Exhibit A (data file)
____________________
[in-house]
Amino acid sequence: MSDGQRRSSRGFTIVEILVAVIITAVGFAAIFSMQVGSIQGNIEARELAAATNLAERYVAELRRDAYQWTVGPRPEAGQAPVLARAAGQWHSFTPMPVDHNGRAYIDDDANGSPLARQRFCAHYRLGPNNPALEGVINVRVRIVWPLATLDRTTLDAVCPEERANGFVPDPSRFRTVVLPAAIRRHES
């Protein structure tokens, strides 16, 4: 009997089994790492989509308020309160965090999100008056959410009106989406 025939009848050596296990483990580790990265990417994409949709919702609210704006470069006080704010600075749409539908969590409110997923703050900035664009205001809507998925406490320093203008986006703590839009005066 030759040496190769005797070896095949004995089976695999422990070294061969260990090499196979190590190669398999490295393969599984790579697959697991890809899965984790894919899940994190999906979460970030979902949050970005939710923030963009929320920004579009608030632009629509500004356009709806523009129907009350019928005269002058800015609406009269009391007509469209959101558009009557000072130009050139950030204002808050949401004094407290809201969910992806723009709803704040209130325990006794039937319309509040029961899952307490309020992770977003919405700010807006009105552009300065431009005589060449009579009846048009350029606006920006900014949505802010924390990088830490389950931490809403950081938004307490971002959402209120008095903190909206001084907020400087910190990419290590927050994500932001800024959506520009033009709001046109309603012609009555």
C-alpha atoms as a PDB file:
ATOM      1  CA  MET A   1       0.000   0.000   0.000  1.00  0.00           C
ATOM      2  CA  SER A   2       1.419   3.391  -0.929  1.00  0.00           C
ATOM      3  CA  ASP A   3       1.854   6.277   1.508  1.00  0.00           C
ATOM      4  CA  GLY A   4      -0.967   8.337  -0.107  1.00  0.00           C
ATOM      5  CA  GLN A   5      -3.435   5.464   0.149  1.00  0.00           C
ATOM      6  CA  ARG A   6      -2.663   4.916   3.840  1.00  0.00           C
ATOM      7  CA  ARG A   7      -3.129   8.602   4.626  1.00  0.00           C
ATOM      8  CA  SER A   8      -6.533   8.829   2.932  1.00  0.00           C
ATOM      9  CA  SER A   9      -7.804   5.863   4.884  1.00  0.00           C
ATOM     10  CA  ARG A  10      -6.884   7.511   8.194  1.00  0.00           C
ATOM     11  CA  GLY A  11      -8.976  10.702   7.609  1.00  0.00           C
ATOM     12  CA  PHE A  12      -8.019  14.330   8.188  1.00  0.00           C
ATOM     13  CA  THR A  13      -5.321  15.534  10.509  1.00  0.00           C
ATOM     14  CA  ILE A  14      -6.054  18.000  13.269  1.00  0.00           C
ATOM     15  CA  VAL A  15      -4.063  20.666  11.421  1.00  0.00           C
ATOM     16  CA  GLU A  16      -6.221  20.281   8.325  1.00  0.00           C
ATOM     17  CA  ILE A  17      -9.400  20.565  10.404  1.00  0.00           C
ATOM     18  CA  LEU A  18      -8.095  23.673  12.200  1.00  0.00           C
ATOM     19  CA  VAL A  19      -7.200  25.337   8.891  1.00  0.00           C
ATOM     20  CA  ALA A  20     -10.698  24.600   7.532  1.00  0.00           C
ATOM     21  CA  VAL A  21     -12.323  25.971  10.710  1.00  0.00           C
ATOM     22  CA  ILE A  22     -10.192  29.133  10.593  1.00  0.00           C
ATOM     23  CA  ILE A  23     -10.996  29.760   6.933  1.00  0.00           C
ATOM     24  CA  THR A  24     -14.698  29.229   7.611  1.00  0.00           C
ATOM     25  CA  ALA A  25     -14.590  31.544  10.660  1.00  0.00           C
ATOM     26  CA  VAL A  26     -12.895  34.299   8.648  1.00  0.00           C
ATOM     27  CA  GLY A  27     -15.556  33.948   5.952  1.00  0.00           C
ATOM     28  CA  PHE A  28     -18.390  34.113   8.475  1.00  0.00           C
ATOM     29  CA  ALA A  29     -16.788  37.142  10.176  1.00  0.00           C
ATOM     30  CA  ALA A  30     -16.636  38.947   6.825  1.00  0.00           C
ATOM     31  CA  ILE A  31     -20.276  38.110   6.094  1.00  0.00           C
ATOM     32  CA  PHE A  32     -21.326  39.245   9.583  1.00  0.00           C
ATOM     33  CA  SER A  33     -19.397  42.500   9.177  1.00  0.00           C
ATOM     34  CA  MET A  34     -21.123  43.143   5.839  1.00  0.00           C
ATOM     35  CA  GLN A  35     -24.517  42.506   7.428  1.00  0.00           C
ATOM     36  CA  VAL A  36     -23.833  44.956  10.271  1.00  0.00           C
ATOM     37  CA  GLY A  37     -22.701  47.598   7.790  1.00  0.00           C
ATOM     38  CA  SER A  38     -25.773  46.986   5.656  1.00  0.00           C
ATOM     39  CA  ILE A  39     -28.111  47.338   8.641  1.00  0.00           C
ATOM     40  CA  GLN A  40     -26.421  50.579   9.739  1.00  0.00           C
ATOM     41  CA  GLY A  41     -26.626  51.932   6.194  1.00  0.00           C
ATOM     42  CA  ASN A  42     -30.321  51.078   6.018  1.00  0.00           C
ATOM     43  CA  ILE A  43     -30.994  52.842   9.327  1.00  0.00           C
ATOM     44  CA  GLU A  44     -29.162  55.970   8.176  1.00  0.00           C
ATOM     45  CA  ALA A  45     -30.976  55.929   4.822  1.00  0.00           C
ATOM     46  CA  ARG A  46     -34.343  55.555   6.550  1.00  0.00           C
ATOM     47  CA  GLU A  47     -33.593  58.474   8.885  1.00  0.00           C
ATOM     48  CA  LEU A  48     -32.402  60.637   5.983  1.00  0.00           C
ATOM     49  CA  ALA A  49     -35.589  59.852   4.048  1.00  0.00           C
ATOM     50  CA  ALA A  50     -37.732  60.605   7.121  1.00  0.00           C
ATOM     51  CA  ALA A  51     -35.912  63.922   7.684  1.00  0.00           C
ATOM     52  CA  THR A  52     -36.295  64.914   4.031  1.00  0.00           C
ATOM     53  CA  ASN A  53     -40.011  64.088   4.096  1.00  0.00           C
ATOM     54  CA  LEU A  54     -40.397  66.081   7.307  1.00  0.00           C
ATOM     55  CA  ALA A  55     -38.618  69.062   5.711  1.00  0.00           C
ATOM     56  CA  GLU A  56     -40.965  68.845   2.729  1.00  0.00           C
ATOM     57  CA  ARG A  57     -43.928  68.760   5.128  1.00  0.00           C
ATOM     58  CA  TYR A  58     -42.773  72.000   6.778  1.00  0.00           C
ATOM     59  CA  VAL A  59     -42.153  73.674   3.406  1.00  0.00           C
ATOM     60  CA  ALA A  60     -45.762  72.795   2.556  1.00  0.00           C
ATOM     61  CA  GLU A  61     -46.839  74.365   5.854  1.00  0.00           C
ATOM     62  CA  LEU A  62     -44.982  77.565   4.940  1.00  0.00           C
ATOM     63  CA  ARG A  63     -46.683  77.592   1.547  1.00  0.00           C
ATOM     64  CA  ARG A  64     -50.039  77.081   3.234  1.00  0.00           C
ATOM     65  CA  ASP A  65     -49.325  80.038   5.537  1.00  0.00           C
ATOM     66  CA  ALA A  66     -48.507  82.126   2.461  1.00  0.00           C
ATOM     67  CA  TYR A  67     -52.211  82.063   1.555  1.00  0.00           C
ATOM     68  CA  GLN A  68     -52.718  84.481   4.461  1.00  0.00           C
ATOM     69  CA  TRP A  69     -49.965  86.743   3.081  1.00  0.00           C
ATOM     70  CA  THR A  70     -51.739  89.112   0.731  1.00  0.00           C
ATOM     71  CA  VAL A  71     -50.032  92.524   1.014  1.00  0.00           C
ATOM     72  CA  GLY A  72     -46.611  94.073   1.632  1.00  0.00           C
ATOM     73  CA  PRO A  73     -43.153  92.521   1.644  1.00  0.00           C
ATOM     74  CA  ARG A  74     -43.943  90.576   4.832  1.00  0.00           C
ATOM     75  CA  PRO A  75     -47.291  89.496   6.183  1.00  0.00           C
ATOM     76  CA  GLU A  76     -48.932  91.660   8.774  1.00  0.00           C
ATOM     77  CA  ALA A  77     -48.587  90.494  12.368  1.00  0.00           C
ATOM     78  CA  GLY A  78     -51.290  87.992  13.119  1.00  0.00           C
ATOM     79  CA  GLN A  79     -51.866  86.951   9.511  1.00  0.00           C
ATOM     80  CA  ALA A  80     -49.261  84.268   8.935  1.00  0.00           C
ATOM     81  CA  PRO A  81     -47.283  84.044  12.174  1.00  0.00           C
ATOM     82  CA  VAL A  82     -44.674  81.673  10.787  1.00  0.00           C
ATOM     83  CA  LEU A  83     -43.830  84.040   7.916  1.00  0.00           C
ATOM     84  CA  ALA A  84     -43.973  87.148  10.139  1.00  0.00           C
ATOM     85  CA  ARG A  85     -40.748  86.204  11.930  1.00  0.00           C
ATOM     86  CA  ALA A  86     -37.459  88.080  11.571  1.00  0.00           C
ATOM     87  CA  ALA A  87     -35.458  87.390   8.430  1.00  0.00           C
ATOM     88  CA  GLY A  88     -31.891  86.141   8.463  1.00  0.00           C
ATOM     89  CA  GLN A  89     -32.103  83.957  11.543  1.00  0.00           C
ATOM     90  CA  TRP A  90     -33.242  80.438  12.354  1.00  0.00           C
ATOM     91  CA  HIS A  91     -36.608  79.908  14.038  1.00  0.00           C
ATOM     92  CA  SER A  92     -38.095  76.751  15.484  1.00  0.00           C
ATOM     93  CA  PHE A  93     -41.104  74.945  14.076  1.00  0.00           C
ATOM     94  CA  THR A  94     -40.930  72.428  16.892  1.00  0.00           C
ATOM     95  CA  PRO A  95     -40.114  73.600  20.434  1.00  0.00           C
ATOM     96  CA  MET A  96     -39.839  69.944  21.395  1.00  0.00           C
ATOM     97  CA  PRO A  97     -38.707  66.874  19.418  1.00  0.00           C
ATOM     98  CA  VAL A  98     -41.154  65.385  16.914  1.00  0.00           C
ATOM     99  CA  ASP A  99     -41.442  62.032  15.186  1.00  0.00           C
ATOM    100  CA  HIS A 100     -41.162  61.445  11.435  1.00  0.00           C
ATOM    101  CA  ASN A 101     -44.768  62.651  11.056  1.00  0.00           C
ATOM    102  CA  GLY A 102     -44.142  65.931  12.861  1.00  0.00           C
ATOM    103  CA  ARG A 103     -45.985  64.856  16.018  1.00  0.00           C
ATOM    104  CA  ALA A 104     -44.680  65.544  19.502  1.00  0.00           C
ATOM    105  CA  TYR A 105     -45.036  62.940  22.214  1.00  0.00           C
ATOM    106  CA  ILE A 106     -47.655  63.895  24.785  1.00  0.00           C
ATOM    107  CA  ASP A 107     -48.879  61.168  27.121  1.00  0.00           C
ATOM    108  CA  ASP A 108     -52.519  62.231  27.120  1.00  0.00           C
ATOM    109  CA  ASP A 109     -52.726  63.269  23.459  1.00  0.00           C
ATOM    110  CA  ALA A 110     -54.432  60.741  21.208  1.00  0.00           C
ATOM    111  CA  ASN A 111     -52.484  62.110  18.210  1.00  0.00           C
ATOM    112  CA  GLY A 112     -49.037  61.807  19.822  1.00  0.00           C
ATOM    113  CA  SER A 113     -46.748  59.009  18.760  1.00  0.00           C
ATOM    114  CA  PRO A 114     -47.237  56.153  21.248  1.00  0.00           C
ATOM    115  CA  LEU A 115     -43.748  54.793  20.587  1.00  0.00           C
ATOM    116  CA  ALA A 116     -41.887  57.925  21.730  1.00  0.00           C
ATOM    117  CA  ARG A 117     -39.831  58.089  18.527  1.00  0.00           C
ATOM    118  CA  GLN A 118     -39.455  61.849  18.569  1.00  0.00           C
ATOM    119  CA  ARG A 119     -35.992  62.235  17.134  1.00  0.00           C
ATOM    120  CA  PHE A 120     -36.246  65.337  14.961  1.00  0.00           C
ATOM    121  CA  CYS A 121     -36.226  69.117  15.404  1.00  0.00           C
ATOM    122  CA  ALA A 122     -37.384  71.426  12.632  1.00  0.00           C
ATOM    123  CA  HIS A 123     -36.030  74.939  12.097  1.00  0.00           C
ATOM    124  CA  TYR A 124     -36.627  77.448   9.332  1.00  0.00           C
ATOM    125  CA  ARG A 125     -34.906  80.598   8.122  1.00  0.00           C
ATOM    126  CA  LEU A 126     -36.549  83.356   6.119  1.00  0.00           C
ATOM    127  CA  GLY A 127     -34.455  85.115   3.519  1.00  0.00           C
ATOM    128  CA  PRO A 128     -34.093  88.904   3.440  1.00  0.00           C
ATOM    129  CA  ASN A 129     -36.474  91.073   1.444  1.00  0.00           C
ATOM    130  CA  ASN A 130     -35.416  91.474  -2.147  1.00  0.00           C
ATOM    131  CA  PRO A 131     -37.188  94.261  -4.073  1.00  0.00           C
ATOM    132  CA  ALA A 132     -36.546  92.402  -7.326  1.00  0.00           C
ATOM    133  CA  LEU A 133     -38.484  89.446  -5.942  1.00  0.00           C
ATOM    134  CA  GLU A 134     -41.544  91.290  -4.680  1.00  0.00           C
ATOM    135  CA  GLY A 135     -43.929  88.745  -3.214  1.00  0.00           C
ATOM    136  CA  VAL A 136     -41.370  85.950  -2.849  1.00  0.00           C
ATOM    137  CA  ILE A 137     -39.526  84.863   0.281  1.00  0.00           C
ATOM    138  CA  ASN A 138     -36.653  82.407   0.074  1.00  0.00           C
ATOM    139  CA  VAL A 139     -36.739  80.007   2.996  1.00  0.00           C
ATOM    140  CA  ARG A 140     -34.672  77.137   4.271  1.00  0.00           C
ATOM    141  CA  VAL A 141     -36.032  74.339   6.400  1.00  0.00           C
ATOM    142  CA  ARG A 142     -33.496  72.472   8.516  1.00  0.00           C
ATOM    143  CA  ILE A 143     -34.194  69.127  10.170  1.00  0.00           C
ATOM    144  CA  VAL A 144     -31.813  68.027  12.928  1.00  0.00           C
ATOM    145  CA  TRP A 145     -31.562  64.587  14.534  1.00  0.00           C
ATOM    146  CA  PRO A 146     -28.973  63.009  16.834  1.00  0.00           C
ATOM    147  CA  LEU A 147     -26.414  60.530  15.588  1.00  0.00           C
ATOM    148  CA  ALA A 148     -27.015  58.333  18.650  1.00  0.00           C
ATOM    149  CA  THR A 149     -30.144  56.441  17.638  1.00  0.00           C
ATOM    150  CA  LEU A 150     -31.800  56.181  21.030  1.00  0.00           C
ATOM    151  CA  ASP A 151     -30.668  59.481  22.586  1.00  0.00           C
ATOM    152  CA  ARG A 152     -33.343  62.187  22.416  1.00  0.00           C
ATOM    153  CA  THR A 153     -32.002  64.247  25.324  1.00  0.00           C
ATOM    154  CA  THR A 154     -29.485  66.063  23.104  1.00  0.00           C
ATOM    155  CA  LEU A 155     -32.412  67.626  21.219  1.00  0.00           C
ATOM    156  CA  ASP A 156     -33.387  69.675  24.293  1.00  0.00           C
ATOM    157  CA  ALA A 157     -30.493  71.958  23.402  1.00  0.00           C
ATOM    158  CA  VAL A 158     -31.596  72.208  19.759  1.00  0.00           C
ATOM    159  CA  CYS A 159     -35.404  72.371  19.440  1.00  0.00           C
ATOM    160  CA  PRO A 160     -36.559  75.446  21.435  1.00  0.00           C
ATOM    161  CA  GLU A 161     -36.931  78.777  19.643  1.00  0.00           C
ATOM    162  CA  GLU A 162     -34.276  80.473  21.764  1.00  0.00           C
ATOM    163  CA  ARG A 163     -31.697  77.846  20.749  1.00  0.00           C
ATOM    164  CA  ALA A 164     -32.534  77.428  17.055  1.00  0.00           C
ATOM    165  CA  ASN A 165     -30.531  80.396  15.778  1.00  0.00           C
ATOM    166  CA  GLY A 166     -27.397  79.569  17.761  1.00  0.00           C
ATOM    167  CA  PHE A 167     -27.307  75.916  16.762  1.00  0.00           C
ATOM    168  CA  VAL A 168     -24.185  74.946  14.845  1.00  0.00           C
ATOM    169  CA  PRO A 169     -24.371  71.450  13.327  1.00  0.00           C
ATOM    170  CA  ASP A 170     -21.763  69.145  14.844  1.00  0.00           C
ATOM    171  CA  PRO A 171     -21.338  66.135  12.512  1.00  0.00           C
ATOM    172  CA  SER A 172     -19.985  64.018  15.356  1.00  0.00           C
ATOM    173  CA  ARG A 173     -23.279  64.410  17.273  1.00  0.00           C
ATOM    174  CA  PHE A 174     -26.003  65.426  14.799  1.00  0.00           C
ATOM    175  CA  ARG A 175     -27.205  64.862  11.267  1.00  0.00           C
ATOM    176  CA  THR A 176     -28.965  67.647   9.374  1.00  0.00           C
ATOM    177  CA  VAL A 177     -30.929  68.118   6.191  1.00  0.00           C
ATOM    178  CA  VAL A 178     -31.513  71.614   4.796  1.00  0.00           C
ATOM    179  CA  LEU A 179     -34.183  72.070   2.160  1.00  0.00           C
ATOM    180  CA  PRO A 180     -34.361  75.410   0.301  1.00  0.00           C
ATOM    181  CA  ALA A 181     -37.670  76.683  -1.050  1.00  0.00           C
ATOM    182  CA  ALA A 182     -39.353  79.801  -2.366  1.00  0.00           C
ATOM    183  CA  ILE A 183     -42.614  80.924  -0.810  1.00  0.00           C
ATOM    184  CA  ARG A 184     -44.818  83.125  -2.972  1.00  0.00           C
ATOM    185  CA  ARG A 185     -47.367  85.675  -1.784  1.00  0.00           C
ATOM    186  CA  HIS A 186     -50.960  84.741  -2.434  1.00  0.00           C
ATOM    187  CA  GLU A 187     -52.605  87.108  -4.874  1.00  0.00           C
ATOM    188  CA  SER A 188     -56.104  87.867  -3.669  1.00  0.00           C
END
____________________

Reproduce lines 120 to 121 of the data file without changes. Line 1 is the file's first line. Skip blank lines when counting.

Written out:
ATOM    116  CA  ALA A 116     -41.887  57.925  21.730  1.00  0.00           C
ATOM    117  CA  ARG A 117     -39.831  58.089  18.527  1.00  0.00           C